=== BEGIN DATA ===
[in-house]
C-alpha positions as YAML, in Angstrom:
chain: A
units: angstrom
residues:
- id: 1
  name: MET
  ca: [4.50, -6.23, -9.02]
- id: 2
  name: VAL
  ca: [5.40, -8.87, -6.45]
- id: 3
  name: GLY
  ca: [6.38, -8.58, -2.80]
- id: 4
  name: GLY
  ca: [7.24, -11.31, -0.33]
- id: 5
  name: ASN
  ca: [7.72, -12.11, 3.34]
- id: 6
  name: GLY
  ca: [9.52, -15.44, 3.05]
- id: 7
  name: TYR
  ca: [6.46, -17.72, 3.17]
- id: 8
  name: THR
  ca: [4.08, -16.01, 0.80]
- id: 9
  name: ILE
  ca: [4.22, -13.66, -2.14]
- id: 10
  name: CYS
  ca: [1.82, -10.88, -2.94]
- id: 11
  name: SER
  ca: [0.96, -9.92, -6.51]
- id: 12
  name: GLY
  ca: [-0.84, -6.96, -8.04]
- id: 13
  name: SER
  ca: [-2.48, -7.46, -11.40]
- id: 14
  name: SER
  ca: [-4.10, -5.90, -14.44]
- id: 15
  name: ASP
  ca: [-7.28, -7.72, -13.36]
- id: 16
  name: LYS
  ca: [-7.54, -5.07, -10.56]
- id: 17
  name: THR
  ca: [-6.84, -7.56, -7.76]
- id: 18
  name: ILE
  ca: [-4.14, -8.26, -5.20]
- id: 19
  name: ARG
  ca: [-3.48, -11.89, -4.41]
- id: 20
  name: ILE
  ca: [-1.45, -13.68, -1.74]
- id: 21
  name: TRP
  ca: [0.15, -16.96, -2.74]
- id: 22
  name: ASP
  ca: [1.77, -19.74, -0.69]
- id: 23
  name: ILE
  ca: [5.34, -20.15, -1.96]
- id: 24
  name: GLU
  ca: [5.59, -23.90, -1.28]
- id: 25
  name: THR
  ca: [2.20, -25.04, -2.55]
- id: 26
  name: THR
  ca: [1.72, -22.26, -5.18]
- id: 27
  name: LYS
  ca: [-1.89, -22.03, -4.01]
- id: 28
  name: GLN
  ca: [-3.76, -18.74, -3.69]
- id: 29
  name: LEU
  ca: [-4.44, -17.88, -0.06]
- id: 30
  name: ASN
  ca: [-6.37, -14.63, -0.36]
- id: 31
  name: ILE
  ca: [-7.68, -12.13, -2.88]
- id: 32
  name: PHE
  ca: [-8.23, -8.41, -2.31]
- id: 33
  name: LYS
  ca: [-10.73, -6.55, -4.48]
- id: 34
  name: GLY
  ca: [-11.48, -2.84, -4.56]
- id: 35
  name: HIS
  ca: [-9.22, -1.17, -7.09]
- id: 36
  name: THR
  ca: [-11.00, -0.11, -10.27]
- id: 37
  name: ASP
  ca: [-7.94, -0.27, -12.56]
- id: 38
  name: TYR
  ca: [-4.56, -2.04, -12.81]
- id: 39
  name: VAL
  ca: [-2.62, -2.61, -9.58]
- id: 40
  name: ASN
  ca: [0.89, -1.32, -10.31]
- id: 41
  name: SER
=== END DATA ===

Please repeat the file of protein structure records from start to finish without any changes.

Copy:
[in-house]
C-alpha positions as YAML, in Angstrom:
chain: A
units: angstrom
residues:
- id: 1
  name: MET
  ca: [4.50, -6.23, -9.02]
- id: 2
  name: VAL
  ca: [5.40, -8.87, -6.45]
- id: 3
  name: GLY
  ca: [6.38, -8.58, -2.80]
- id: 4
  name: GLY
  ca: [7.24, -11.31, -0.33]
- id: 5
  name: ASN
  ca: [7.72, -12.11, 3.34]
- id: 6
  name: GLY
  ca: [9.52, -15.44, 3.05]
- id: 7
  name: TYR
  ca: [6.46, -17.72, 3.17]
- id: 8
  name: THR
  ca: [4.08, -16.01, 0.80]
- id: 9
  name: ILE
  ca: [4.22, -13.66, -2.14]
- id: 10
  name: CYS
  ca: [1.82, -10.88, -2.94]
- id: 11
  name: SER
  ca: [0.96, -9.92, -6.51]
- id: 12
  name: GLY
  ca: [-0.84, -6.96, -8.04]
- id: 13
  name: SER
  ca: [-2.48, -7.46, -11.40]
- id: 14
  name: SER
  ca: [-4.10, -5.90, -14.44]
- id: 15
  name: ASP
  ca: [-7.28, -7.72, -13.36]
- id: 16
  name: LYS
  ca: [-7.54, -5.07, -10.56]
- id: 17
  name: THR
  ca: [-6.84, -7.56, -7.76]
- id: 18
  name: ILE
  ca: [-4.14, -8.26, -5.20]
- id: 19
  name: ARG
  ca: [-3.48, -11.89, -4.41]
- id: 20
  name: ILE
  ca: [-1.45, -13.68, -1.74]
- id: 21
  name: TRP
  ca: [0.15, -16.96, -2.74]
- id: 22
  name: ASP
  ca: [1.77, -19.74, -0.69]
- id: 23
  name: ILE
  ca: [5.34, -20.15, -1.96]
- id: 24
  name: GLU
  ca: [5.59, -23.90, -1.28]
- id: 25
  name: THR
  ca: [2.20, -25.04, -2.55]
- id: 26
  name: THR
  ca: [1.72, -22.26, -5.18]
- id: 27
  name: LYS
  ca: [-1.89, -22.03, -4.01]
- id: 28
  name: GLN
  ca: [-3.76, -18.74, -3.69]
- id: 29
  name: LEU
  ca: [-4.44, -17.88, -0.06]
- id: 30
  name: ASN
  ca: [-6.37, -14.63, -0.36]
- id: 31
  name: ILE
  ca: [-7.68, -12.13, -2.88]
- id: 32
  name: PHE
  ca: [-8.23, -8.41, -2.31]
- id: 33
  name: LYS
  ca: [-10.73, -6.55, -4.48]
- id: 34
  name: GLY
  ca: [-11.48, -2.84, -4.56]
- id: 35
  name: HIS
  ca: [-9.22, -1.17, -7.09]
- id: 36
  name: THR
  ca: [-11.00, -0.11, -10.27]
- id: 37
  name: ASP
  ca: [-7.94, -0.27, -12.56]
- id: 38
  name: TYR
  ca: [-4.56, -2.04, -12.81]
- id: 39
  name: VAL
  ca: [-2.62, -2.61, -9.58]
- id: 40
  name: ASN
  ca: [0.89, -1.32, -10.31]
- id: 41
  name: SER